Misconceptions about Gen Y could see critical shortage of managers in ten years time
The research, conducted amongst 1000 senior managers, and 1000 employees aged between 18-34 (frequently referred to as Gen Y), illustrated a mismatch between what employers think their team members want from their careers in the long term, and what is actually most important to them. Nearly a quarter (24 per cent) of employers believe that one of the most important ambitions for this generation is to have experienced lots of different jobs and sectors, and a fifth (20 per cent) think they’re motivated by wanting to be a manager and lead their own team. The employee research however, split into 18 – 24 year old and 25 – 34 year old categories, showed that in fact work life balance and a sense of fulfilment rank far higher on both groups’ surveyed long term priority lists.
The findings also demonstrated, that despite the age range of the 18-34 age group, both groups share exactly the same top three priorities when it comes to their long term ambitions - which are & lsquo;earning a great salary’, & lsquo;being totally fulfilled and happy in my work’, and & lsquo;to have achieved a great work life balance’. However employers believe that there is a significant difference in attitudes and priorities between those at the upper end of the group and those at the lower end.
Steven Ross, head of career development at Penna said, “This research has revealed two really important things – one, that we cannot just assume that younger generations in the workplace are automatically going to want to fill the shoes of todays’ leaders and managers, and two – that perhaps Gen Y aren’t as distinctly different from older generations as we thought. Whilst organisations are doing pretty well at understanding some of the key motivators, there is work to be done in casting away stereotypes and making sure that managers invest time in regular career conversations with their teams to really understand what drives them. Simply guessing what will engage a Gen Y employee, or any employee for that matter, won’t work. Organisations that fail to do so could see a decline in engagement levels, and productivity, and increased attrition rates - not to mention a serious shortfall of managers and leaders in ten years’ time.”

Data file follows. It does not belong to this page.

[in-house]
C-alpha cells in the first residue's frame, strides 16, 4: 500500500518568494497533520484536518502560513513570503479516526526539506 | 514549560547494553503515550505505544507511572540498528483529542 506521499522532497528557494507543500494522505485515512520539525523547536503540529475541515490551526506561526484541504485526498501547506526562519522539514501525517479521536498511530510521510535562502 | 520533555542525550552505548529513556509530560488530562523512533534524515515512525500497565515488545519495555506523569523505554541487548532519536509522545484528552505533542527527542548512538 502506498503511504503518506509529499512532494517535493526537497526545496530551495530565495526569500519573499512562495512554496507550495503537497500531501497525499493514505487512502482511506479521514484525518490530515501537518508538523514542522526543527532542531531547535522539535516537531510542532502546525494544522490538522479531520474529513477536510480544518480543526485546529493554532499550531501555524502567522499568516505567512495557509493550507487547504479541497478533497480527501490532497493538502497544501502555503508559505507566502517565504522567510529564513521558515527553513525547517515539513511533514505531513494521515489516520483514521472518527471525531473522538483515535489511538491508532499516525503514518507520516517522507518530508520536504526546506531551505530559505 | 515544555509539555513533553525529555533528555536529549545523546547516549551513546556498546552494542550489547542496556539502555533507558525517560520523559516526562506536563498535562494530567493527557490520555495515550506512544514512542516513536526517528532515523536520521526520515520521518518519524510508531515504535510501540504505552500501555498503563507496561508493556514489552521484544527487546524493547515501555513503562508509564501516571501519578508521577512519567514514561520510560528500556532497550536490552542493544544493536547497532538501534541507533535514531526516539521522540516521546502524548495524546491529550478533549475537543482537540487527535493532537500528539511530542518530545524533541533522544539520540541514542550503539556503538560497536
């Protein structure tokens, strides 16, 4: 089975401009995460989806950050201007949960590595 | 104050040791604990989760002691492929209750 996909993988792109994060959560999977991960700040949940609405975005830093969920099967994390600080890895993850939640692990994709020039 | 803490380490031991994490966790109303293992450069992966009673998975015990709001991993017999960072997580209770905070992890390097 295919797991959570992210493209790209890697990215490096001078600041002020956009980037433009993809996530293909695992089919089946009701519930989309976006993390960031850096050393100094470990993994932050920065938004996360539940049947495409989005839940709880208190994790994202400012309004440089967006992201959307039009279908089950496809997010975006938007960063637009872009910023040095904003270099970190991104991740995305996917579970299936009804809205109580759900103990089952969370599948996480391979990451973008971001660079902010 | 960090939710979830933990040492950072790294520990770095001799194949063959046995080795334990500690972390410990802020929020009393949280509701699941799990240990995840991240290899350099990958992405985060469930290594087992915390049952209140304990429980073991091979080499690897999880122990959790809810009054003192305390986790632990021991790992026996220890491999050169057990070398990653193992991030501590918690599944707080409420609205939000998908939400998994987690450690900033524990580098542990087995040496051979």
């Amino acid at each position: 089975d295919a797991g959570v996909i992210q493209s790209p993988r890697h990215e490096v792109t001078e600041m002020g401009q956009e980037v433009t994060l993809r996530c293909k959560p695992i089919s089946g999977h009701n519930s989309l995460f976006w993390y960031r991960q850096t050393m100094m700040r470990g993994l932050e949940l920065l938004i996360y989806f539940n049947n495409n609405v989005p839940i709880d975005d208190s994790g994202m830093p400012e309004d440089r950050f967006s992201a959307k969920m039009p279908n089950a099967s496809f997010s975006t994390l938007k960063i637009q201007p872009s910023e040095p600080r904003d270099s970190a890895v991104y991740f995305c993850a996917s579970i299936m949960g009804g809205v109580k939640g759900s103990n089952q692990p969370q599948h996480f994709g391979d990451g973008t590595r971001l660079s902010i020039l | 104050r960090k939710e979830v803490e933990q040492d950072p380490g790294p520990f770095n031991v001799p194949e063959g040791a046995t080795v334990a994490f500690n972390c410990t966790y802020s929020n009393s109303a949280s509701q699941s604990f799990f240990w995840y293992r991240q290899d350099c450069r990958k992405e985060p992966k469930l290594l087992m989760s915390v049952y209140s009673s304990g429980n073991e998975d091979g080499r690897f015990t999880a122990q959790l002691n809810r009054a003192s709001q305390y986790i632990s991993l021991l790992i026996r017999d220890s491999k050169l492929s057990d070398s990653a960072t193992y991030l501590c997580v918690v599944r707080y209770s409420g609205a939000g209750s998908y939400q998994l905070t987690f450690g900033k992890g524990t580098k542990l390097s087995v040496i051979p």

As well as highlighting a mismatch between employer and employees when it comes to long term ambitions, the research showed similar disparity around short term ambitions and motivators. 36 per cent of senior managers said they believe 18-24 year olds most want a pay rise and 32 per cent said that 25-34 year olds most want a promotion – whereas in fact the employee results showed the opposite. Receiving a pay rise is most important to the higher age range of Gen Y (23 per cent for 25-34 year olds compared to 17 per cent for 18-24 year olds) and the ambition to be promoted is in fact a bigger driver for the lower age range of Gen Y (21 per cent for 18-24 year olds compared to 13 per cent for 25-34 year olds).
The research also revealed that managers are underestimating how important the values of an organisation are to employees as 13 per cent of 18-24 year olds said & lsquo;values that reflect my own’ was an important consideration when choosing a company to work for, but just 7 per cent of managers believed this to be the case. Loyalty ranked highly on the agenda of Gen Y too, with 64 per cent of 18-24 year olds agreeing they believe & lsquo;it is important to be loyal to your employer’ compared to 56 per cent of 25-34 year olds. However when asked what age group they’d most associate with loyalty to a company, only 3 per cent of employers said 18-24 year olds compared to 26 per cent for 25-34 year olds.
Steven Ross concludes, “It’s clear that 18-34 year olds have a very broad list of things they care about and believe in when it comes to choosing a job and developing their career within an organisation, which may not be fully recognised by management. Whilst things like salary and progression opportunities will never stop being important to them, what this research shows is that they need to be listened to, otherwise organisations could be investing time and energy on development initiatives that don’t connect or resonate with them, and that can have serious long term business consequences.”